I don't own The Matrix!
"Pointless Agent Insanity!
Part I: Guitar Hero"
Once, deep within the Matrix, there resided a building—and with no architectural distinction whatsoever because this is Sydney, Australia and no one bothered to label most of the damn things—that housed three very mechanical, very monotonous Agents.
Reclining in a swivel chair so that his head was tilted ever so dramatically towards the ceiling, Agent Brown remarked, "I'm bored."
"I believe that statement had been unanimously established well over five hours, seventeen minutes, fifty-two seconds, four hundred and sixty-seven milliseconds and thirty-five million, three hundred and twenty-two thousand, nine hundred and seventy-six point eight attoseconds ago," Agent Smith replied, busily counting every individual molecule of every bullet in his Desert Eagle. "One, two, three, four…damn. One, two, three... damn. One… damn. One, two… damn. One…"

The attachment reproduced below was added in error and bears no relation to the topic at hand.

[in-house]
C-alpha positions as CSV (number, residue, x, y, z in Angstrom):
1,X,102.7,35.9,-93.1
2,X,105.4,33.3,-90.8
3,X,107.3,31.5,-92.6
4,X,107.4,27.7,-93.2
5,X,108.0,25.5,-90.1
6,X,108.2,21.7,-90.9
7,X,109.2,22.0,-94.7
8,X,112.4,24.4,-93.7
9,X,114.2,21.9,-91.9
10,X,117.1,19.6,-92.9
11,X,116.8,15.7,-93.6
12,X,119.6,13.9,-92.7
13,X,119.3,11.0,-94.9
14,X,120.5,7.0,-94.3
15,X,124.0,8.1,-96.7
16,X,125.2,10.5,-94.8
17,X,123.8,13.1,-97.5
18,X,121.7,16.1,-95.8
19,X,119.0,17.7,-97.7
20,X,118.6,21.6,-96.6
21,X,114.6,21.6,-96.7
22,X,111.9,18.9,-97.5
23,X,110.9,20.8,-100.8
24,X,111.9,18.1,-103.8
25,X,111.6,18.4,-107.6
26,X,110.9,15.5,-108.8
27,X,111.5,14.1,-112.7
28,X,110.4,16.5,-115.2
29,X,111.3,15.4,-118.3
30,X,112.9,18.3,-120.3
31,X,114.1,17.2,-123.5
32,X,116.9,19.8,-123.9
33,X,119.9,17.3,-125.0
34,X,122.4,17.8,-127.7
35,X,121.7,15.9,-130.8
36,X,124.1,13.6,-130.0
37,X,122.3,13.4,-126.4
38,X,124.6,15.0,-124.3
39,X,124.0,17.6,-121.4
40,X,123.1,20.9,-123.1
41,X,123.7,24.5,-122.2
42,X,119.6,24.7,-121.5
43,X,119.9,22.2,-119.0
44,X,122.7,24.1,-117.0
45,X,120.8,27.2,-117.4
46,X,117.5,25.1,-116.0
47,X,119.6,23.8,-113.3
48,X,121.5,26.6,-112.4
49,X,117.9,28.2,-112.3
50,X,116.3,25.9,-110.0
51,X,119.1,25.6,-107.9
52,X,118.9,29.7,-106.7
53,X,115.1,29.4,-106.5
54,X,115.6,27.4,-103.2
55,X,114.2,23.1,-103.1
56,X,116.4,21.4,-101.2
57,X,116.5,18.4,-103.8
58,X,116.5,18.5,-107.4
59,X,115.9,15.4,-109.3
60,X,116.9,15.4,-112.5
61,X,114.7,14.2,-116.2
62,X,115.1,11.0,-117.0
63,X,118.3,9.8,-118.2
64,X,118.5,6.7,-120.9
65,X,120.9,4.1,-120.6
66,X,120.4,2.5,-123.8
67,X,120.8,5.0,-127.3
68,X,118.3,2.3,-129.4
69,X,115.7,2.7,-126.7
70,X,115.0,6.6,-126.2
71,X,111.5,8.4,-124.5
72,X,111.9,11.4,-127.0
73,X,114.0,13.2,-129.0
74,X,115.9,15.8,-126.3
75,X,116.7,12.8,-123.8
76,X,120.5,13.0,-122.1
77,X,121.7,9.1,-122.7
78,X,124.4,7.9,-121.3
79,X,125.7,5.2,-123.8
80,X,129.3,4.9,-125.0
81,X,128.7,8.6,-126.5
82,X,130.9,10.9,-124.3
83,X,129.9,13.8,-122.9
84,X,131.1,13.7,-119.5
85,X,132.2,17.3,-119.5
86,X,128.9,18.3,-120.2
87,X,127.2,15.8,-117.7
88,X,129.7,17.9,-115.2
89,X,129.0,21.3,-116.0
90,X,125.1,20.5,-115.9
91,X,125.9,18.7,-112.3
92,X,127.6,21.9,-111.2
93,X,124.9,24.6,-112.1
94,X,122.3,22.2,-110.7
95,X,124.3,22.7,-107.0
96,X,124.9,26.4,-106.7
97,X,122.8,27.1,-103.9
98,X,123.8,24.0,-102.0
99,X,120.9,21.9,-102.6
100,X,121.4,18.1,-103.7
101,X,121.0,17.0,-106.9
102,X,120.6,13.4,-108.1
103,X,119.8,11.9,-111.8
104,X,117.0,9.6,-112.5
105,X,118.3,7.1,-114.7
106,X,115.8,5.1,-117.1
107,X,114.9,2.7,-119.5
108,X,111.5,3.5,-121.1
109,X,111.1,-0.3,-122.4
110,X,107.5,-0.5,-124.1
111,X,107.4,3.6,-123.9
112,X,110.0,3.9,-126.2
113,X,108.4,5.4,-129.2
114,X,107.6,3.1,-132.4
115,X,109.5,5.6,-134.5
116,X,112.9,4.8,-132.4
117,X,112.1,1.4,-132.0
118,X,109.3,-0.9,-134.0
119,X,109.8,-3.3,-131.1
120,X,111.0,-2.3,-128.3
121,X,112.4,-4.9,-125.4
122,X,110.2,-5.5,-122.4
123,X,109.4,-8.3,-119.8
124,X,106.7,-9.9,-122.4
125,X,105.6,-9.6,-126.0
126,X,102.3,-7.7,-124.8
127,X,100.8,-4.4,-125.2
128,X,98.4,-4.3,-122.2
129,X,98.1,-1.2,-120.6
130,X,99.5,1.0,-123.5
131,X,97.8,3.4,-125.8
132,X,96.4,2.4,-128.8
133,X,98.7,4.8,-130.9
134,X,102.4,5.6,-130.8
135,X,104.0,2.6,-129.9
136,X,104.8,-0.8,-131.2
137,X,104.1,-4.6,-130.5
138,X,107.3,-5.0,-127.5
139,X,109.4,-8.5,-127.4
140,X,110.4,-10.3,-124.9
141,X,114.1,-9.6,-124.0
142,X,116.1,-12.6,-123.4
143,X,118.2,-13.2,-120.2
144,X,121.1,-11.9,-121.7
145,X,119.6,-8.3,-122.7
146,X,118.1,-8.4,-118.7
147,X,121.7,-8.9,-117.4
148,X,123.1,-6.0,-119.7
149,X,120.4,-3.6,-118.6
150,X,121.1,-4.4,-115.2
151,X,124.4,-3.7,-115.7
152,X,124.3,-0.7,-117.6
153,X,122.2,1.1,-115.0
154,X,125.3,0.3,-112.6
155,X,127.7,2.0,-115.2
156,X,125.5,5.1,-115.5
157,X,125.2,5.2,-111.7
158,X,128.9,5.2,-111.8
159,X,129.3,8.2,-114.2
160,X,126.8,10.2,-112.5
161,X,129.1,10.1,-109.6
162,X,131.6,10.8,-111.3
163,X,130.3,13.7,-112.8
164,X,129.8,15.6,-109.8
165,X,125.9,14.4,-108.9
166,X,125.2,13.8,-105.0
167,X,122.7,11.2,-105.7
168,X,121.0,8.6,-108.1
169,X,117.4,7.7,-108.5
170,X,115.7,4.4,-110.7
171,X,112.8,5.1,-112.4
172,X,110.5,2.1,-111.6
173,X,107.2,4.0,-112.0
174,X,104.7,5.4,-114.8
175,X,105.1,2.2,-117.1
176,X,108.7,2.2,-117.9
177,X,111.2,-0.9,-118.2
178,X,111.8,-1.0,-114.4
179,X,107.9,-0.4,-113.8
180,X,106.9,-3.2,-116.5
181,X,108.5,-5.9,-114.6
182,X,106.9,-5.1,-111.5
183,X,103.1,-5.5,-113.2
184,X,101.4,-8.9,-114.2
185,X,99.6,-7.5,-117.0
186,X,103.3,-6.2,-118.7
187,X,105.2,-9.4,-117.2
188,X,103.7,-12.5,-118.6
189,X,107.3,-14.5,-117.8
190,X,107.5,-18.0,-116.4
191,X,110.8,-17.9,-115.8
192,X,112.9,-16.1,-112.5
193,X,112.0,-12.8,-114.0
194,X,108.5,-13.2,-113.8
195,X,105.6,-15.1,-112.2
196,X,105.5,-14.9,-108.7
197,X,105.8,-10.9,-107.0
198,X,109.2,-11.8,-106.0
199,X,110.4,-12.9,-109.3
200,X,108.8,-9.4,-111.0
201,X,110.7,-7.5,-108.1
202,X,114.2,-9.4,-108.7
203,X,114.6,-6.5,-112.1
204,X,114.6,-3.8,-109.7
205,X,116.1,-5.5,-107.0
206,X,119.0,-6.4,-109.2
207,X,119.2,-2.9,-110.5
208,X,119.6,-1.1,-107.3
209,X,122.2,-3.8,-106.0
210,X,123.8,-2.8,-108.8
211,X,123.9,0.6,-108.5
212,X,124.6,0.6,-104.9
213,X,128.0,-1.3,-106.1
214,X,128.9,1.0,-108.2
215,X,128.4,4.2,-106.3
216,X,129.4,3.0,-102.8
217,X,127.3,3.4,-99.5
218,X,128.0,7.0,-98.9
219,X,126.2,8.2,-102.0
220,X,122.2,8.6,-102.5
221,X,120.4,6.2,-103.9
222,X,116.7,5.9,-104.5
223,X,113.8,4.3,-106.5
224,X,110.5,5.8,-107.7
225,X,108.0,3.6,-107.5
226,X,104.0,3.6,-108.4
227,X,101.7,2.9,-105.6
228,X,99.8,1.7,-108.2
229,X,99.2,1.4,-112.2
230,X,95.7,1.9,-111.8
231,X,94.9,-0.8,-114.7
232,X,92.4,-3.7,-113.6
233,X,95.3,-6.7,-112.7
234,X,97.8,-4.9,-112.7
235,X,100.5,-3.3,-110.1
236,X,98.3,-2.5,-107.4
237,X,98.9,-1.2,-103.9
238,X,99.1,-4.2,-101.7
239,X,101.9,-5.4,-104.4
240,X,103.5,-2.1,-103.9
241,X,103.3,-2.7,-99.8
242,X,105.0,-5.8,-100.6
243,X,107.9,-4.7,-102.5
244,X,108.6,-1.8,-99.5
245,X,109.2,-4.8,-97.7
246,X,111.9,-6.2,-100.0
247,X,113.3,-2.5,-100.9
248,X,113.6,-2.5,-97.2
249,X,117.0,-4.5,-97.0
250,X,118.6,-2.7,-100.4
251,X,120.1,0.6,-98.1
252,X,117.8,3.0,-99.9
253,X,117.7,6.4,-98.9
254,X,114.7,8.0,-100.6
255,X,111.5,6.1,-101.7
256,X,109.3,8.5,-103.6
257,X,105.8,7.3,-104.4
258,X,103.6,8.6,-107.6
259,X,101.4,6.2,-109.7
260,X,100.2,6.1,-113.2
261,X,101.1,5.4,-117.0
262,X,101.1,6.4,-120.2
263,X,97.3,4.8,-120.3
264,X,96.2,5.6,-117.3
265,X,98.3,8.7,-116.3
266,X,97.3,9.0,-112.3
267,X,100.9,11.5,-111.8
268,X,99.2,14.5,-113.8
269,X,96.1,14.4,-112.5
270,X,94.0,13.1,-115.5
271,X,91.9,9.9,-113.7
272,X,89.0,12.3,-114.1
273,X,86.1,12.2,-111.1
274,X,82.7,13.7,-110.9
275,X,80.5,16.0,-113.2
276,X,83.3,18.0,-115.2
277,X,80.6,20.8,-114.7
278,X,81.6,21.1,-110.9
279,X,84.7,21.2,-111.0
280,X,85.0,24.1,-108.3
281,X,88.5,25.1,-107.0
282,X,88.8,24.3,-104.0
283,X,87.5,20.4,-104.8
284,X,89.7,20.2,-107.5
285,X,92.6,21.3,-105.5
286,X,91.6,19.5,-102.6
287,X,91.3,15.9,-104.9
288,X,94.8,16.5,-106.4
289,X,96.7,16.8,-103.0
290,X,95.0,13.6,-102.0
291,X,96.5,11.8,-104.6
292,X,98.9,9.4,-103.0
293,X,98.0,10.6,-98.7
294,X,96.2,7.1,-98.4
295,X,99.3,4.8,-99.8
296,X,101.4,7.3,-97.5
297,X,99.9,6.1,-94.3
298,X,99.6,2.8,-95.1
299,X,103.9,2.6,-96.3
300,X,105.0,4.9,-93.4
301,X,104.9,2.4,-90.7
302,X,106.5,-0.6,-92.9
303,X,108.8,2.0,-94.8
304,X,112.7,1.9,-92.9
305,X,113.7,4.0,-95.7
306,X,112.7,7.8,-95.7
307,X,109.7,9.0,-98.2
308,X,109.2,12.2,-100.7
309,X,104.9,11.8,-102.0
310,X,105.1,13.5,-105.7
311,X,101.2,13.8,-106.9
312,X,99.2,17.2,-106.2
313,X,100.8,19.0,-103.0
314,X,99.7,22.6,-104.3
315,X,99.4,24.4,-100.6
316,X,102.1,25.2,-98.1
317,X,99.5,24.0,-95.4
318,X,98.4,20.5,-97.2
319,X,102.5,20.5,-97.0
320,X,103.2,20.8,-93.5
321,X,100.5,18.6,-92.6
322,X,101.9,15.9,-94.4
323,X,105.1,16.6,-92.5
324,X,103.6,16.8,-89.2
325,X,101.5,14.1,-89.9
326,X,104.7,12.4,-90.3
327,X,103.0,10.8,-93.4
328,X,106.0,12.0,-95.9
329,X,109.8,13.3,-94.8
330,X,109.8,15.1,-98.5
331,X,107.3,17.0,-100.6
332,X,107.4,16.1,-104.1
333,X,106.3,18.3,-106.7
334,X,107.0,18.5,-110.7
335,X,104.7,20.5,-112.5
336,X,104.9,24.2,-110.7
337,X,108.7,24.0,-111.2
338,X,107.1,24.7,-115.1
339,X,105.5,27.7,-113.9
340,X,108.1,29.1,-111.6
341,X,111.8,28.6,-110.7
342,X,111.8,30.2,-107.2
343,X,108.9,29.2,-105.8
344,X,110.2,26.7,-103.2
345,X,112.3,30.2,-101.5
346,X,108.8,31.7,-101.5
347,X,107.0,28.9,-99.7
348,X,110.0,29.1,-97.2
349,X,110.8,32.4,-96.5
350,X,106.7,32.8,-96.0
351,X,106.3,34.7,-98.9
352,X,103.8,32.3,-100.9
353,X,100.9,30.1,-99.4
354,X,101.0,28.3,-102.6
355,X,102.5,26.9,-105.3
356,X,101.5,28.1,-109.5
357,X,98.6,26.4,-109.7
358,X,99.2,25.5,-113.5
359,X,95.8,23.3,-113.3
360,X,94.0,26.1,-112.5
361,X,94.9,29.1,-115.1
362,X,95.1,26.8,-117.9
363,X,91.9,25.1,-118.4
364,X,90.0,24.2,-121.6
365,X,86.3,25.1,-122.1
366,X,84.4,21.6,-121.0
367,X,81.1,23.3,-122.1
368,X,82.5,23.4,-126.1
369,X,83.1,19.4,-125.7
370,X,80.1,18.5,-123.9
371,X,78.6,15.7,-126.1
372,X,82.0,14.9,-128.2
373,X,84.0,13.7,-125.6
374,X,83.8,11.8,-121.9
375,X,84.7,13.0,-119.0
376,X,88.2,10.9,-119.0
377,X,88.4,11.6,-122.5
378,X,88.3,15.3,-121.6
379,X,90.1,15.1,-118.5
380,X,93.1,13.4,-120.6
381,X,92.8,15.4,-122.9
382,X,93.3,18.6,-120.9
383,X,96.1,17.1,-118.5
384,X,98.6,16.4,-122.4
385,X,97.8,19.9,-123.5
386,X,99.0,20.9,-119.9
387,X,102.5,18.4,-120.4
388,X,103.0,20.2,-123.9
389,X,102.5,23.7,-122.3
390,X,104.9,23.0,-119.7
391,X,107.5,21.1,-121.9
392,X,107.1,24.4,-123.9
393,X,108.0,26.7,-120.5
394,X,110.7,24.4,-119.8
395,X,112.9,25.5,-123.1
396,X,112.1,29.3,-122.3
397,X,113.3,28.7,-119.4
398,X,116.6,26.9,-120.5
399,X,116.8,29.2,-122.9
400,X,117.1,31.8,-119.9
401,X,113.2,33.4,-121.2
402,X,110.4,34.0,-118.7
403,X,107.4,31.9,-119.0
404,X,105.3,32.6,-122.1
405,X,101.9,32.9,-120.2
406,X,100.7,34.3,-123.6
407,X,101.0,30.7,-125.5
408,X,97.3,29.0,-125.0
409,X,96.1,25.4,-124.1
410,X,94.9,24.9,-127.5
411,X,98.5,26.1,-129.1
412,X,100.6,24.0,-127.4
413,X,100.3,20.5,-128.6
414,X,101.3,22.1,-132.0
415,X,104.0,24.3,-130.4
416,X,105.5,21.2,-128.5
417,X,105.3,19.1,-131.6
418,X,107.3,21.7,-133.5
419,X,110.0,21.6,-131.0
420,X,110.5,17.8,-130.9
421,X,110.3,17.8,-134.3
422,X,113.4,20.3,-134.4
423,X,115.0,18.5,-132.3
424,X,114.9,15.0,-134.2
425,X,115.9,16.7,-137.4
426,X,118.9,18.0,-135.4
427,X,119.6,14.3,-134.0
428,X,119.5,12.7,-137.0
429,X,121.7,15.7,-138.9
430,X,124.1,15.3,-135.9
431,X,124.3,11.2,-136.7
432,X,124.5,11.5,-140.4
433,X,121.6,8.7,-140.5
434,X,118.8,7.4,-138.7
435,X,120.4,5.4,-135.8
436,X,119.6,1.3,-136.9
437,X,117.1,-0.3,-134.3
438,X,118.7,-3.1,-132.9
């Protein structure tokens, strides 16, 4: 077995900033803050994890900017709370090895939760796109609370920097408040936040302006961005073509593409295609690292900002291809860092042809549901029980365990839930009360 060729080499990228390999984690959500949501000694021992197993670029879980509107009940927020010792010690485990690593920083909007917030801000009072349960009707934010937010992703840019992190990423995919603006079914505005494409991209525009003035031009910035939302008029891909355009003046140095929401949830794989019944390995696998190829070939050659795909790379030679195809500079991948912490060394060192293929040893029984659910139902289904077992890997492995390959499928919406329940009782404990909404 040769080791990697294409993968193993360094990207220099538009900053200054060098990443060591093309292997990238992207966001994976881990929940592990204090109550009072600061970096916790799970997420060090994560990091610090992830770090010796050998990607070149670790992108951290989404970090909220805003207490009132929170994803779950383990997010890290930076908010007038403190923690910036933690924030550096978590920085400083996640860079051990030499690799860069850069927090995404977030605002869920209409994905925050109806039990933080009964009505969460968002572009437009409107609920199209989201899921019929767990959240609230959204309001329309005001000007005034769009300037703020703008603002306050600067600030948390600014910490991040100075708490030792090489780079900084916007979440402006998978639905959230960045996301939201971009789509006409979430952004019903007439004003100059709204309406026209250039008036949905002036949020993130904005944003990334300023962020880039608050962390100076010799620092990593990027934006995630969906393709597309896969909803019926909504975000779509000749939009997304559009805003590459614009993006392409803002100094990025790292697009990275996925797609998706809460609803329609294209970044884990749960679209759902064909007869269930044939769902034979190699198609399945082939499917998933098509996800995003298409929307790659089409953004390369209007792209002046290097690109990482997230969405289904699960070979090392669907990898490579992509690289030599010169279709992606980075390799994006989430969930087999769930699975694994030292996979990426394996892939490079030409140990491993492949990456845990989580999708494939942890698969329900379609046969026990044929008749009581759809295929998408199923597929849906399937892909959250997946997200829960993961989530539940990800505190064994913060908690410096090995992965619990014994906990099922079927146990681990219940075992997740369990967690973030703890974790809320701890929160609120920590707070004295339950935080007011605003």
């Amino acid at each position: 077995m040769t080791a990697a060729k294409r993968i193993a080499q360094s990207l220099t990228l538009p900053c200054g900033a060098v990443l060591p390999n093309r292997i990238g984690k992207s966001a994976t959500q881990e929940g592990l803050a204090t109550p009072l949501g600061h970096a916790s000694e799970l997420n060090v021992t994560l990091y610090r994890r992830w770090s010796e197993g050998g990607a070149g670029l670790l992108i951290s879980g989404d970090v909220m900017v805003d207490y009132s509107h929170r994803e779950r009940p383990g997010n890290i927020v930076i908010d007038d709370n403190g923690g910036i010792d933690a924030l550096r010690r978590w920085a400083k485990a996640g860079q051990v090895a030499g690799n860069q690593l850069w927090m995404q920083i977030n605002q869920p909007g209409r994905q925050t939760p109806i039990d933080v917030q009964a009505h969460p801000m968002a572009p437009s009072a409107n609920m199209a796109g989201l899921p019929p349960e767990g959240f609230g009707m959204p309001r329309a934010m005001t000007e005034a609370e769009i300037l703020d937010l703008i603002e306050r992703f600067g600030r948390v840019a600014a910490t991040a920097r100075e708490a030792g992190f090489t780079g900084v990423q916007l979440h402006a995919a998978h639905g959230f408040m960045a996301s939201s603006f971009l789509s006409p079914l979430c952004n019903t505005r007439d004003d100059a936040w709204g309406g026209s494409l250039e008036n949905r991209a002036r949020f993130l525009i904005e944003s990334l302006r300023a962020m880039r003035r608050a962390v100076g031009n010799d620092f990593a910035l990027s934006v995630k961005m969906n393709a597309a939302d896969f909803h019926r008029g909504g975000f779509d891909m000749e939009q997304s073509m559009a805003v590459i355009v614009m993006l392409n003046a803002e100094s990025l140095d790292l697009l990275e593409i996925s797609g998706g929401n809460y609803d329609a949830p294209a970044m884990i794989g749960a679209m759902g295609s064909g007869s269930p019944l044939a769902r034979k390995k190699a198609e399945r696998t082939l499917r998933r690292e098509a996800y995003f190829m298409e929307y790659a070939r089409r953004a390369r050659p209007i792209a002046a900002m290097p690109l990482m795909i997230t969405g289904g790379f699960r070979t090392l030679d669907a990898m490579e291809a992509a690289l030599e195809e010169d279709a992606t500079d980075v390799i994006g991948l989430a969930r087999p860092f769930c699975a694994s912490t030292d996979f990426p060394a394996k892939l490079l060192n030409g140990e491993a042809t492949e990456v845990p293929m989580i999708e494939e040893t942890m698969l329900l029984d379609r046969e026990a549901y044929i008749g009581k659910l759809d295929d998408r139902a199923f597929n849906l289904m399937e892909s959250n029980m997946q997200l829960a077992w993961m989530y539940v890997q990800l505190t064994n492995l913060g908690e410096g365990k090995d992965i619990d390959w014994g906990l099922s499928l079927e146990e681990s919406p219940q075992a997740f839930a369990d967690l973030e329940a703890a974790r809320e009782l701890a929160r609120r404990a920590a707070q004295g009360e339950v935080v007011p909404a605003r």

"My data banks confirm that 'damn' has no numerical value," Brown said. "Perhaps you are counting the wrong numbers?"
Apparently, the jostling of molecules was one of Smith's "Angry" buttons. No, no, "Very Angry" …well, more like one of his "Infuriated" buttons, since his Staples "Easy" button had been broken just the week before.
"ARGGGGH, DAMN YOU!" Smith shouted as he jumped on the desk. Snatching up Brown's Desert Eagle, he blasted his own gun in a minimum of 726 rounds, setting the Agent record for the most precise shooting of anything more than twelve inches away. "WHO'S NEXT?"
Just as Agent Jones entered the room, a single .50 AE met him in the face. Bloodless, he fell to the ground in bullet-time.
"Aw, shit!" Jones exclaimed before disappearing in a wave in green electricity. "Now I'll have to take the stupid creaky elevator all the way up again. Thanks a lot, Smi—"